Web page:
3 A similar thing happens with multiplication by 4 modulo 26. a 1 multiplied by 4 modulo 26 is 4 which corresponds to D b 2 8 H c 3 12 L d 4 16 P e 5 20 T f 6 24 X g 7 2 B h 8 6 F i 9 10 J j N k R l V m Z n 14 4 D o 15 8 H p L q P r T s X t 20 2 B u 21 6 F v J w N x R y V z Z Again, notice that not all of the letters of the alphabet appear in the ciphertext alphabet. The ciphertext alphabet consists of two copies of the string DHLPTXBFJNRVZ; this is also a two-to-one mapping. There is no inverse to this process either. 3

4 Let us see what happens when 3 is used as a multiplicative key. a 1 multiplied by 3 modulo 26 is 3 which corresponds to C b 2 6 G c 3 9 I d 4 12 L e 5 15 O f 6 18 R g 7 21 U h 8 24 X i 9 1 A j 10 4 D k 11 7 G l J m M n p o S p V q Y r 18 2 B s 19 5 E t 20 8 H u K v N w Q x T y W z Z This time all of the letters of the alphabet appear exactly once in the ciphertext alphabet; there is an inverse to this process because each ciphertext letter comes from a unique plaintext letter. For example, ciphertext D comes from plaintext j. This is a one-to-one mapping. But, notice that (unlike the Caesar cipher) the order of the ciphertext alphabet is scrambled. Why do some multipliers give a one-to-one mapping and others do not? The answer is that 2 and 26 have a common divisor of 2, and 4 and 26 have a common divisor of 2, but 3 and 26 have no common divisor. Here are two more examples. First, try a multiplicative key of 6. Because 6 and 26 have a common divisor of 2, we might guess that this should not work as a multiplicative key. We 4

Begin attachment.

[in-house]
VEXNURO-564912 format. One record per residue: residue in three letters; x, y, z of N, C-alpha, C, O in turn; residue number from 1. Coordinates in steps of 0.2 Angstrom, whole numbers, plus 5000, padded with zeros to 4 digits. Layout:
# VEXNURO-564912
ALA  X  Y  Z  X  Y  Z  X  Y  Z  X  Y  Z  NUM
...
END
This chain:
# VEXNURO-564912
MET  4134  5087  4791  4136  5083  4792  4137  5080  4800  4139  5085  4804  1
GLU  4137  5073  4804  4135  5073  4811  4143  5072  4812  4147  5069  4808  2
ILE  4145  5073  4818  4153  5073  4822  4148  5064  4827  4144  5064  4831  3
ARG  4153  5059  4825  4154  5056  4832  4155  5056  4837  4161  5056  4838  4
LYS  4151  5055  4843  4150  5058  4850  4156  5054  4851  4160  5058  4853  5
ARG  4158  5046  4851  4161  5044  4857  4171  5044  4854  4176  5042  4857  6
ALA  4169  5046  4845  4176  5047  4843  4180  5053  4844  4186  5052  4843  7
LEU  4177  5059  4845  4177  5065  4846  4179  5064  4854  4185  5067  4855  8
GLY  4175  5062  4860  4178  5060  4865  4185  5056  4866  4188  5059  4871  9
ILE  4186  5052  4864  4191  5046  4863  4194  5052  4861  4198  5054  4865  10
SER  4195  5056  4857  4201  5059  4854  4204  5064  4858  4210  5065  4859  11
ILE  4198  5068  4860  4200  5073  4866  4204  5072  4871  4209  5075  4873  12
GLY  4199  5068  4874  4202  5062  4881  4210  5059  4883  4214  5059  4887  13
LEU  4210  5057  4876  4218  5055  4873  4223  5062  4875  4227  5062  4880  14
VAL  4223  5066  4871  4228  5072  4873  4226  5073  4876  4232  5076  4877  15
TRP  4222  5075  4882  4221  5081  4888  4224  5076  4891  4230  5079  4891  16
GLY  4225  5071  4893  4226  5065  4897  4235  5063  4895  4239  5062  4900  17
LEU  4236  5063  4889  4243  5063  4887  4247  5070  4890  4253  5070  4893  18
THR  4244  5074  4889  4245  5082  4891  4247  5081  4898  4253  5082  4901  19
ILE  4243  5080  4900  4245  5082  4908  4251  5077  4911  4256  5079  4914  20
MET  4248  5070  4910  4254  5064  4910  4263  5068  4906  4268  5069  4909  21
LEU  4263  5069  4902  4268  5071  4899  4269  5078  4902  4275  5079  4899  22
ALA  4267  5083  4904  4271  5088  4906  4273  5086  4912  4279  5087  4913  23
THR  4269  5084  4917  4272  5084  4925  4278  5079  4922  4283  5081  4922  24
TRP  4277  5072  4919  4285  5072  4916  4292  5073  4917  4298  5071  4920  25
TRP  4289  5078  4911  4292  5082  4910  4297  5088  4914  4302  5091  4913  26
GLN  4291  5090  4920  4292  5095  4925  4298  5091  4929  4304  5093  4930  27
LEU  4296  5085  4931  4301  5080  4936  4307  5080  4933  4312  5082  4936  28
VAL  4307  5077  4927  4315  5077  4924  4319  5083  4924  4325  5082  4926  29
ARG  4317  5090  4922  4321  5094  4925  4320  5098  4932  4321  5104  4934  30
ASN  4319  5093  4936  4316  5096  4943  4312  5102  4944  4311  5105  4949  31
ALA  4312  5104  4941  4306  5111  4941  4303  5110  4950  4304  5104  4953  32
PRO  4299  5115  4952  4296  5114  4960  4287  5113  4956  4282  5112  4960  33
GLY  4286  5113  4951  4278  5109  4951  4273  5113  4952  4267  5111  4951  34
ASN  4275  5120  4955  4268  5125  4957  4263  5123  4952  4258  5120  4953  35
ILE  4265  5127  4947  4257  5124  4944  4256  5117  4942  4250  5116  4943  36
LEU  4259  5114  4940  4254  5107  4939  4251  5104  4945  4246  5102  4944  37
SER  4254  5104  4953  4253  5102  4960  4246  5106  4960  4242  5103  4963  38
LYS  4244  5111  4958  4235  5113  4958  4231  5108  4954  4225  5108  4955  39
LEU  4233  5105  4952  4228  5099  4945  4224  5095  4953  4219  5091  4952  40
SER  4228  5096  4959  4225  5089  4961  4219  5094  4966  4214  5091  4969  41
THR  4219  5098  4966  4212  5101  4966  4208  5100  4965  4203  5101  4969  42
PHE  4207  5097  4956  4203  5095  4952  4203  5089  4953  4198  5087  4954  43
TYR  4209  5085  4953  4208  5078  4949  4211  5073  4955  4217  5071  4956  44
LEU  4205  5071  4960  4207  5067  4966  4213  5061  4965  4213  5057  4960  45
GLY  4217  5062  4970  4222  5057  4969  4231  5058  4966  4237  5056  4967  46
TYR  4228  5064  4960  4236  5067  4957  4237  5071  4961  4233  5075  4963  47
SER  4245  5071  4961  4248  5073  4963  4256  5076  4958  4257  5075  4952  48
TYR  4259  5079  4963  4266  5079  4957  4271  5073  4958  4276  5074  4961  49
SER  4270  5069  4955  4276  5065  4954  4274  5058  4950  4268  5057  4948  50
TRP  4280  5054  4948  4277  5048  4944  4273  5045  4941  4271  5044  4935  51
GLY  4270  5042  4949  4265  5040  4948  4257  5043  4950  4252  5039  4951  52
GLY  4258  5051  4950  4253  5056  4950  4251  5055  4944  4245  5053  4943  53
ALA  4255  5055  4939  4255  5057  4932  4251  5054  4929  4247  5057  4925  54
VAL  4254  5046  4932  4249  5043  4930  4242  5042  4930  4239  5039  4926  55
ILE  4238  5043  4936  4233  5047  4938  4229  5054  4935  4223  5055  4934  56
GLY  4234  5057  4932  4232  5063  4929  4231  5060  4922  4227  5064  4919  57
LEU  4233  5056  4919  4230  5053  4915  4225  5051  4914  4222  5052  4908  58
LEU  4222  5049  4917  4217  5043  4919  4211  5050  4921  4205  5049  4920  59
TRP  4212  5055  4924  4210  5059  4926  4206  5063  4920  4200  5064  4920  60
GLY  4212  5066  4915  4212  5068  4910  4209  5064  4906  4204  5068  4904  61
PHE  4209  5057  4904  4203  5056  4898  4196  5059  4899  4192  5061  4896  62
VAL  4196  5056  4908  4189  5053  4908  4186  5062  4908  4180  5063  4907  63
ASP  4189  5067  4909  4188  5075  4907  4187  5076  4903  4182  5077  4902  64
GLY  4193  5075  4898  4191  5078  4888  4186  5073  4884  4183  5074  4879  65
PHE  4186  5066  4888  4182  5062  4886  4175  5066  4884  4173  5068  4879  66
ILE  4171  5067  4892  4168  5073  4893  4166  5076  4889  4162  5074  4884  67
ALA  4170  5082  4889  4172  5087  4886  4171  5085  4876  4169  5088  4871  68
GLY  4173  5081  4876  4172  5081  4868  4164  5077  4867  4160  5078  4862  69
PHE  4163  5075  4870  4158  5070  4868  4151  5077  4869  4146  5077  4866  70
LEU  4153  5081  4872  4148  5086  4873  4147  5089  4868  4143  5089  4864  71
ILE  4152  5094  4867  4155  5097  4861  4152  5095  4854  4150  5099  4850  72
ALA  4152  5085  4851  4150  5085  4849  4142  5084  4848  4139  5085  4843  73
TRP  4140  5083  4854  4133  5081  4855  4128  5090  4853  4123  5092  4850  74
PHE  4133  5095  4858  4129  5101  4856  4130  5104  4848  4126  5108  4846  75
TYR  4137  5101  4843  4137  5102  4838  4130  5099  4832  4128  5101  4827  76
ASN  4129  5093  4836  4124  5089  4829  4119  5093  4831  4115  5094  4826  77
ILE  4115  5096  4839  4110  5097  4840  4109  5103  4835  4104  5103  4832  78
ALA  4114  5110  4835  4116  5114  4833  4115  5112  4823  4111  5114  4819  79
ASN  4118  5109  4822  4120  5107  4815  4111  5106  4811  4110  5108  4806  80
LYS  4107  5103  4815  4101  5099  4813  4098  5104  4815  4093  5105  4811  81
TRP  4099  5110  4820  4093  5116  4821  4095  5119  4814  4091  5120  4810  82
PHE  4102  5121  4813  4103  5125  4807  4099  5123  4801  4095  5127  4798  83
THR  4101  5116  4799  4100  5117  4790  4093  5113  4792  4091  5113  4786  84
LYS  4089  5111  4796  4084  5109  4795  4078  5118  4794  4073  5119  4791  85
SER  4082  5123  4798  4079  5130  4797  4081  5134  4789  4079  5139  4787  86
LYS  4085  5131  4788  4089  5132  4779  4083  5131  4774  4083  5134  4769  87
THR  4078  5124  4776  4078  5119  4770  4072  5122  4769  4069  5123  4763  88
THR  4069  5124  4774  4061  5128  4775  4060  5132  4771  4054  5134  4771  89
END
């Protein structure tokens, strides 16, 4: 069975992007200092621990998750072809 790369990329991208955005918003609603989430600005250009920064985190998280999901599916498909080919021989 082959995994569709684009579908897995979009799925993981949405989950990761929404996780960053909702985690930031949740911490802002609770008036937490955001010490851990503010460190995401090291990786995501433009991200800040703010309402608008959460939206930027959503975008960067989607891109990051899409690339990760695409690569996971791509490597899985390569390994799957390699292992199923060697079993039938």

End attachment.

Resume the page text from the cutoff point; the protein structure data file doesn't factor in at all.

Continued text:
5 might suspect that multiplication by 6 mod 26 will result in a two-to-one mapping. a 1 multiplied by 6 modulo 26 is 6 which corresponds to F b 2 12 L c 3 18 R d 4 24 X e 5 4 D f 6 10 J g 7 16 P h 8 22 V i 9 2 B j 10 8 H k N l T m Z n 14 6 F o L p R q X r 18 4 D s J t P u V v 22 2 B w 23 8 H x N y T z Z And, we are correct. As we expected, not all the letters of the alphabet appear in the ciphertext alphabet; the ciphertext alphabet consists of the string FLRXDJPVBHNTZ repeated twice. This is a two-to-one mapping. Notice that we did not need to do all of the multiplications. We could have begun with 1 which corresponds to plaintext a and multiplied it by 6 modulo 26 which corresponds to ciphertext F. Then we could have counted 6 more letters to get the next ciphertext letter L, 6 more to get the next ciphertext letter R, etc. After doing this 13 times, we return to F because 13 6 is a multiple of mod 26. Then the string repeats. 5